India, Pakistan should hold ‘direct’ talks on Kashmir: US
The United States has reiterated its support for “direct dialogue” between India and Pakistan to resolve Kashmir and all other issues rebuffing once again Islamabad’s continuing efforts to seek American mediation, or by any other third-party such as the United Nations.
After initial confusion caused by President Donald Trump’s repeated offers to mediate, the United States has maintained a consistent position on Kashmir and other issues saying it was for India and Pakistan to resolve them bilaterally, and through direct dialogue, not through outside parties.
The same message was delivered by Deputy Assistant Secretary of State for Pakistan affairs Erwin Massinga at a recent meeting with leaders of the US Council of Muslim Organizations, which calls itself the largest coalition of leading national and local Muslim organizations.
“The US continues to support direct dialogue between India and Pakistan on Kashmir and other issues of concern—a message stressed in Deputy Assistant Secretary Massinga’s recent meeting with @USCMO leadership,” Alice G Wells, who is Massinga’s boss as the top US diplomat for South and Central Asia, wrote on twitter Friday.
Pakistan has been seeking US mediation on Kashmir for years and has has it at the top of the agenda for senior level meetings. Every Pakistani leader has pitched for it in their meetings with American counterparts, as did Prime Minister Imran Khan at his White House meeting with President Trump in July.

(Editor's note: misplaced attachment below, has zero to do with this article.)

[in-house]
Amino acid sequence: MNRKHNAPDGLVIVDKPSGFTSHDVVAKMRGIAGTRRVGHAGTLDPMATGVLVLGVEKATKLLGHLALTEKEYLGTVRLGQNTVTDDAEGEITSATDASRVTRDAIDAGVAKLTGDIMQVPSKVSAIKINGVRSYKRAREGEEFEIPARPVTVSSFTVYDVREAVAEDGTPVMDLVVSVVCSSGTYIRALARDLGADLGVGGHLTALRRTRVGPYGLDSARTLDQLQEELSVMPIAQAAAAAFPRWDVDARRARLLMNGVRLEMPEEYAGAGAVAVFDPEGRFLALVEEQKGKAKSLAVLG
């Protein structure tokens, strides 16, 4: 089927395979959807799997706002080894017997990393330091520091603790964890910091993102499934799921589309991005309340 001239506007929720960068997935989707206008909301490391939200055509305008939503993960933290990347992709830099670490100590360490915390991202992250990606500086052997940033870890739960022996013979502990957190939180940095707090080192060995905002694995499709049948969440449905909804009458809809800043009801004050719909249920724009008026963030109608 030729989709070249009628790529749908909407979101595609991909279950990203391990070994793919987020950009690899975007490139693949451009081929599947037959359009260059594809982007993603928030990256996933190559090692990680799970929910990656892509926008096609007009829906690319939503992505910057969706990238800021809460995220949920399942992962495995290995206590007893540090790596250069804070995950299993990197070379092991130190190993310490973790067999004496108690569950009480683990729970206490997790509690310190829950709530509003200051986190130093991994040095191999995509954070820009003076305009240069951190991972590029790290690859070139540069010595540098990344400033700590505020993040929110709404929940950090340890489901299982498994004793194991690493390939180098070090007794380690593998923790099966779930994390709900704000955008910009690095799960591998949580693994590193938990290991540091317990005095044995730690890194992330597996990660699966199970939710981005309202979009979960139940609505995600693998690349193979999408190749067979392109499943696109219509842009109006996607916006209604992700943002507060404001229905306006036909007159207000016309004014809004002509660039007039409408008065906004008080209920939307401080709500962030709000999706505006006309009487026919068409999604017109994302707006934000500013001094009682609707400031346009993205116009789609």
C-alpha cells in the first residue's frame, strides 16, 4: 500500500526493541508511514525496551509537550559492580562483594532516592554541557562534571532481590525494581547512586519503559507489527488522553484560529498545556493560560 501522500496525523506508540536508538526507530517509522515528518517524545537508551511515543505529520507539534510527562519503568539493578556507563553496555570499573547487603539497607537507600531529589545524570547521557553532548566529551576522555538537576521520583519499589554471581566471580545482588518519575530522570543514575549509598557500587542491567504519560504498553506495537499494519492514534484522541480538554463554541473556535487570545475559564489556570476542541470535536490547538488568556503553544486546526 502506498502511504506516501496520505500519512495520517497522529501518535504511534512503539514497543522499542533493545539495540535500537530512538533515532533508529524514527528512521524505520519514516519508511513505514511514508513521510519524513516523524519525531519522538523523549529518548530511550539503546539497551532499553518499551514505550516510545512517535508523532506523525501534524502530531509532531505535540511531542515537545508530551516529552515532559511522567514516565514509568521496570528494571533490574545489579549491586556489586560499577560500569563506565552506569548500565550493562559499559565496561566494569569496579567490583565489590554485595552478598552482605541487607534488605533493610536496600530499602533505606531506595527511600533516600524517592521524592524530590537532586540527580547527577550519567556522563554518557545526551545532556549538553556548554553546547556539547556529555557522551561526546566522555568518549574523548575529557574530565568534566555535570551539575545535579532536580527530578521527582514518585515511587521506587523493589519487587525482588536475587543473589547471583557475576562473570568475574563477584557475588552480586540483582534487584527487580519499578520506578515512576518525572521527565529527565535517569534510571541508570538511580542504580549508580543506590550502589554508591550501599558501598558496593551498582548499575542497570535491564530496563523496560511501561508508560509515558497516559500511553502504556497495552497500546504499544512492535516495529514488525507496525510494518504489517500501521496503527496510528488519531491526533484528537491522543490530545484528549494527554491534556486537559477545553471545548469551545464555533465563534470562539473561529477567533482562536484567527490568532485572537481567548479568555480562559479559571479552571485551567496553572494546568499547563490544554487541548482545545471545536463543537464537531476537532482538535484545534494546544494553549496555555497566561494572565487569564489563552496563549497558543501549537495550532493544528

Unlike his predecessors, who would have heard out the plea and moved on, Trump responded with an offer, throwing in for good measure a purported request for it also from Prime Minister Narendra Modi. India dismissed the offer within minutes, and denied Modi had ever asked Trump to intervene.
Trump repeated that offer a few more times, which was beyond Pakistan’s wildest expectations. But US officials were also reeling it back at the same time. They insisted publicly and privately there had been no change in US position on the issue and that it stood ready to assist but supports, as before, direct talks between India and Pakistan to resolve their disputes.
Pakistan persisted. “The time is now for the United States to make good on Trump’s offer of mediation — not for Pakistan’s sake or for India’s sake, but for the sake of the only people who have not been heard since India gagged them a week ago: the people of Kashmir themselves,” Asad Majeed Khan, Pakistan’s ambassador to the United States, wrote in the Washington Post.
It was greeted with silence from both the White House and the state department. And a fortnight later, President Trump himself buried his offer, after meeting Prime Minister Modi in Biarritz, France. “I think they can do it themselves very well,” he told reporters. “They’ve been doing it for a long time.”
Prime Minister Khan tried again. This time, he framed his plea as an appeal to the “international community” in an Op-Ed in the New York Times, written just days after the Biarritz meeting. “It is imperative that the international community think beyond trade and business advantages. World War II happened because of appeasement at Munich. A similar threat looms over the world again, but this time under the nuclear shadow.”